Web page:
Problems with LLMs


Prompt Engineering

This is a dangerous thing to do – someone asks a question, and we massage the question to give a predetermined answer. It may be well-intentioned, and the answer may be relevant to the question to start with, but inevitably the massaging will drift away from the intent of the question.

Absorbing Local Information

We set up a test case, where the description of a manatee (a “sea cow” weighing up to 900 kg) was changed to be a cat, and then questions were asked that could be answered by the information supplied. After promising

it proceeded to ignore the text it had been given. You might have imagined that it would have seen the body weight and turned to information on big cats (a tiger can weigh 300 kg), but it stuck resolutely to domestic cats (a good demonstration of how brainless LLMs are).

The straight out lying on what it is going to do is a bit of a worry – how do you trust it after that?

The Rise of a New Idea

The LLM is trained by letting it scour text on the internet and build chains for word propinquity. The problem with that is that existing ideas predominate. A new idea might come along, but based on word propinquity, it will never get a look in. People might read the new idea and recognise its import – an LLM is never going to do that – it doesn’t work on meaning. Taken to the extreme, mass use of LLMs would herald a new Dark Ages, where nothing ever changes.

Complex Text

Complex text such as legislation or project specifications is structured to help people find their way around. Things like

        For the purposes of this Act, a person covered by paragraph (c), (d) or (e) is taken to be an employee of ASD.

         information obtained by an authorised officer under Part 13, 14 or 15;

        and includes FTR information (within the meaning of the Financial Transaction Reports Act 1988).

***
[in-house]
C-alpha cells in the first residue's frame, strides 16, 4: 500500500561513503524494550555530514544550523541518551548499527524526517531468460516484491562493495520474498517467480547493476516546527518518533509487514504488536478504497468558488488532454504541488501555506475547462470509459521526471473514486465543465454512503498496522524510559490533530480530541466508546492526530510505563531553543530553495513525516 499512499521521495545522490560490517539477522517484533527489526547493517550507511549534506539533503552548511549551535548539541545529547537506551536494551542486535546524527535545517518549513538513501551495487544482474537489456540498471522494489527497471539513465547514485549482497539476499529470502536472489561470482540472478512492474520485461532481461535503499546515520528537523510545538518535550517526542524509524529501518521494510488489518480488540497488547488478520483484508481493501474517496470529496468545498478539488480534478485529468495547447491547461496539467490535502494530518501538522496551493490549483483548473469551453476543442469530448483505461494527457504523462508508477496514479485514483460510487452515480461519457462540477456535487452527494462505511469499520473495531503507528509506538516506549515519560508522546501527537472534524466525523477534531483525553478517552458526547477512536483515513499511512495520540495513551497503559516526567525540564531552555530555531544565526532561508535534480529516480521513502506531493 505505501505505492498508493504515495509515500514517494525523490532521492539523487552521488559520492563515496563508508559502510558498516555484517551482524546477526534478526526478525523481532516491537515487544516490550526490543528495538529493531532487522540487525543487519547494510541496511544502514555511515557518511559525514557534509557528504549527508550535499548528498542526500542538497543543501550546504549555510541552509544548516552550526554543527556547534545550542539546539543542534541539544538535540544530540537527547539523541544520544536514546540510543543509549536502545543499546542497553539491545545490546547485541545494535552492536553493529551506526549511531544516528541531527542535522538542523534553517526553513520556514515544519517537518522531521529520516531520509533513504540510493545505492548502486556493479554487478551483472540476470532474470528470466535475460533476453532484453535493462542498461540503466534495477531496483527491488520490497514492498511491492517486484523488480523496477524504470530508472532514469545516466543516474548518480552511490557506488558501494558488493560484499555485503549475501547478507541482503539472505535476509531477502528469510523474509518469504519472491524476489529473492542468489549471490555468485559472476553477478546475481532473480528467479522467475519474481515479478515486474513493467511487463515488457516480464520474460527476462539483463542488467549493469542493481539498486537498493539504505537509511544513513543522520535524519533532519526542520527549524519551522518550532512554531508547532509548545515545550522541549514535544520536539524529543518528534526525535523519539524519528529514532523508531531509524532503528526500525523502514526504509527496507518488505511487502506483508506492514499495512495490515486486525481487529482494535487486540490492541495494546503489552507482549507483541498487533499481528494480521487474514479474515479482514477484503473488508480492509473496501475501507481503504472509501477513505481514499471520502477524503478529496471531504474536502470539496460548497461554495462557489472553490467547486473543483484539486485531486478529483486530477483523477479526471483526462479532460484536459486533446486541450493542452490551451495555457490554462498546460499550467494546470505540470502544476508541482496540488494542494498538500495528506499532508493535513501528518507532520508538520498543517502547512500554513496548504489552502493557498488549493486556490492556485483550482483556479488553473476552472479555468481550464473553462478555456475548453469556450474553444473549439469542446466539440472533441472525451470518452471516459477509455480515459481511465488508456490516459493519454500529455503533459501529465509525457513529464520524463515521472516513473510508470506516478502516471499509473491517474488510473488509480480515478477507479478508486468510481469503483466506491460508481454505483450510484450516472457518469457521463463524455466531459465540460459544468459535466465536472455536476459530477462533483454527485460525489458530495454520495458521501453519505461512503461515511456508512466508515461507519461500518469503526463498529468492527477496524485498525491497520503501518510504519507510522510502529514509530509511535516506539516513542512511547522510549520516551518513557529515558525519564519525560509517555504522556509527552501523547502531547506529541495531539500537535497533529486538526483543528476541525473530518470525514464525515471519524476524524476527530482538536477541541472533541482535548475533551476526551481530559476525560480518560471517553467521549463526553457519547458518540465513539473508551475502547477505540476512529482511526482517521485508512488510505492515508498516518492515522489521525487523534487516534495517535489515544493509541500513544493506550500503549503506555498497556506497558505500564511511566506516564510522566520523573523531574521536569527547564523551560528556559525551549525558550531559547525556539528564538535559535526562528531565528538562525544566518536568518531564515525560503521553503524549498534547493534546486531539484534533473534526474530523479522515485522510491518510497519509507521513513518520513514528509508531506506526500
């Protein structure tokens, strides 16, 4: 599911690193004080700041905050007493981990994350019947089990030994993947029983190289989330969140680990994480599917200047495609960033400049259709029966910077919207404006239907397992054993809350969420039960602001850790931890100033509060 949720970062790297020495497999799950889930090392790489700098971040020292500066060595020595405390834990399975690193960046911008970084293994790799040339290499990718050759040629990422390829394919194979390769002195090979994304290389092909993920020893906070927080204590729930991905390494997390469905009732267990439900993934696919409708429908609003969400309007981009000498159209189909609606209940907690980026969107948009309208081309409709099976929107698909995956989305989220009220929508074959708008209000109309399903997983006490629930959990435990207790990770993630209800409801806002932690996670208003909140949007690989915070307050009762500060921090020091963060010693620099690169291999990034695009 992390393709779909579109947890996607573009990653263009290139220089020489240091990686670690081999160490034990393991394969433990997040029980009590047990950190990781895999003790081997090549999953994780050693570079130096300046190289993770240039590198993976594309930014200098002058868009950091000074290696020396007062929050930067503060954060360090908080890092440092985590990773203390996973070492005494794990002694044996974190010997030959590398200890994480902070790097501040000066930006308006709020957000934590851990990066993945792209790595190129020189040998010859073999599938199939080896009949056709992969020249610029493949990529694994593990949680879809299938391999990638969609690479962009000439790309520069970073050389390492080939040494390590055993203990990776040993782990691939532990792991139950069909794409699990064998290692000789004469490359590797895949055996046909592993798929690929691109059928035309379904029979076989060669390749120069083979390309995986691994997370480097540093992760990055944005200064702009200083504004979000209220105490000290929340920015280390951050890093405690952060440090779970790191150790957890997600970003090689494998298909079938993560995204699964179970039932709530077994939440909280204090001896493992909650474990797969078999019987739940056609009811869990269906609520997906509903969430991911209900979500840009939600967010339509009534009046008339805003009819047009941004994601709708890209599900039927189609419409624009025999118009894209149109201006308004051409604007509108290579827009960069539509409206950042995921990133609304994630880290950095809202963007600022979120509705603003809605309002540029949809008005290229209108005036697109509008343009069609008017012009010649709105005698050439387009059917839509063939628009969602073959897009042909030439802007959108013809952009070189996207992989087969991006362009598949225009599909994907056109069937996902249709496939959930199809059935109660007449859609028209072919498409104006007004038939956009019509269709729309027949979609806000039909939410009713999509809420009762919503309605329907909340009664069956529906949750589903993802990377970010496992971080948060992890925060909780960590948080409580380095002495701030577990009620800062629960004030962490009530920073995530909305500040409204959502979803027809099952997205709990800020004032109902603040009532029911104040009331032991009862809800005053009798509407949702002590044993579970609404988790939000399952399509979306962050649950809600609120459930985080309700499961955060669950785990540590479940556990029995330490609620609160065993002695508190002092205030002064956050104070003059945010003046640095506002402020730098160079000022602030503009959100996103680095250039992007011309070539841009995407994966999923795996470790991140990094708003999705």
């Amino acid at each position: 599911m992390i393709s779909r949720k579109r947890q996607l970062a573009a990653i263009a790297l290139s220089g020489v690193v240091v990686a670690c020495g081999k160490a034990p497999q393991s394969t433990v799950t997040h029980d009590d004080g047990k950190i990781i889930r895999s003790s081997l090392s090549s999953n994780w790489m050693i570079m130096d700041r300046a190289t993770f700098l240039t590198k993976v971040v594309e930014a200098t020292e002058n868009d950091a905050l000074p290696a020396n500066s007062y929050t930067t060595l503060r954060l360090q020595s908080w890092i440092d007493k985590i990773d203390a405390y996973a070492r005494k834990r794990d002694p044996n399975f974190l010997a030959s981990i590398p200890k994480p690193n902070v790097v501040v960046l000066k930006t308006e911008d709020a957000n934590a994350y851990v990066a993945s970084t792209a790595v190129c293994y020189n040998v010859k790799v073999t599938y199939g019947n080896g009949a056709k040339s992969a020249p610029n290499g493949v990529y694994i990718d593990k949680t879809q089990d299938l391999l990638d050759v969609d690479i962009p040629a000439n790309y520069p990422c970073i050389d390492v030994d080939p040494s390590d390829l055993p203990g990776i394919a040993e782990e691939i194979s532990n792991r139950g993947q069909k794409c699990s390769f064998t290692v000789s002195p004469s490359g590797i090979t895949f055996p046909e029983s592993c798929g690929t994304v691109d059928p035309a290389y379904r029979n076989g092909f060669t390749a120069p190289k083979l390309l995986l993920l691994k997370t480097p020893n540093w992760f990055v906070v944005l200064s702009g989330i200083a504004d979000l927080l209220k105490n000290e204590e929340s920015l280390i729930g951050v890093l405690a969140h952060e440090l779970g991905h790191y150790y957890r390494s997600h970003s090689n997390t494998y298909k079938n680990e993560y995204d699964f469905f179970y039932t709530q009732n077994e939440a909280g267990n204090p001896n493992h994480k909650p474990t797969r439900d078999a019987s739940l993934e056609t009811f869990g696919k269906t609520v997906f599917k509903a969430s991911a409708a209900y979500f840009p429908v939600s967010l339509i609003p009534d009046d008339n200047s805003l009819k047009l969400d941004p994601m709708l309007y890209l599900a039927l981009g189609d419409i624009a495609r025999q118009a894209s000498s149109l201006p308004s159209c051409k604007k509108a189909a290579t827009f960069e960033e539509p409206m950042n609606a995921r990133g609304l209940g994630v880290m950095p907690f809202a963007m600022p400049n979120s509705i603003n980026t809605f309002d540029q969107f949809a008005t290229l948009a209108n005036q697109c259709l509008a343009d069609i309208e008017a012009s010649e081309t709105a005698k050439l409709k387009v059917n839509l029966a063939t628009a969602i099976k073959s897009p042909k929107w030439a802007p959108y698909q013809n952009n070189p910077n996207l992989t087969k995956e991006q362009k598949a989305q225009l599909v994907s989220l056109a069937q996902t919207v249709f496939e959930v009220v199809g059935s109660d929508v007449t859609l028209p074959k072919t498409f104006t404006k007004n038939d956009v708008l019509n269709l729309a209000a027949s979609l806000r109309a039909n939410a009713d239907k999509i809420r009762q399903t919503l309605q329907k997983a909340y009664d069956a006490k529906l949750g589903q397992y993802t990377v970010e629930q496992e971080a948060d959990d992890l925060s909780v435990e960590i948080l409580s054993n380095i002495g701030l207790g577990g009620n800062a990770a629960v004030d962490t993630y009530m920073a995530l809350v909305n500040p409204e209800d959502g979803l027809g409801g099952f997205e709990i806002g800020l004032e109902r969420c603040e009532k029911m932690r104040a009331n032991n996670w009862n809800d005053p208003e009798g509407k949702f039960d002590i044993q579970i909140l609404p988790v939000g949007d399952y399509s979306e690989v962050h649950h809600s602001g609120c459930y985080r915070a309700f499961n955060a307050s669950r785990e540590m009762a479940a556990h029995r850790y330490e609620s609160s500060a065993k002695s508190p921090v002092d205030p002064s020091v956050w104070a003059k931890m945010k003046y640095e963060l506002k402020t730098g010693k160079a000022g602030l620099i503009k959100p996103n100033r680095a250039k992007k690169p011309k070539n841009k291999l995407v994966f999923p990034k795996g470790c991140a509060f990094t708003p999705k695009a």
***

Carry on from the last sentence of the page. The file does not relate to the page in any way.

eligible gaming machine venue has the meaning given by section 13.

         (a)  is covered by item 31 or 32 of table 1 in section 6;

(from Anti-Money Laundering Act)

are par for the course – these don’t look like useful input for methods which work on word propinquity.

The size of the documents is another problem. A piece of legislation can run to a thousand pages, and the claim that no-one has ever read it in its entirety is entirely believable. The specification for the F=35’s undercarriage runs to 3000 pages (a DoD project where wastage in the hundreds of billions occurred, through inability to understand what the specification was saying – the specifications were hugely exceeding a human’s comprehension limit, so wastage was the only way to understand what was required).

Standalone Document

Some documents have a long life. There is no point confabulating the specification for Hunter class frigates (starting to be built “real soon now”) with frigates designed years ago, nor, when the project may take 10 years, to try to blend 2022 technology with all the whiz bang ideas for Anti-Submarine Warfare in 2030.

More Is Better

The current notion is that the problems of LLM can be fixed by making the data collection phase larger – a hundred times larger, or a thousand times larger, or (whisper it) a million times larger. This is extremely unscientific – there won’t just be diminishing returns, but negative returns. What is required is understanding the meaning of words, so there is “understanding”, not just statistics.

When the word “unprecedented” is being thrown around so casually, we need to think about what we are doing, not fall back on something that promises “no need to think”. The world is changing under our feet.

Word propinquity used in LLMs has severe limitations.




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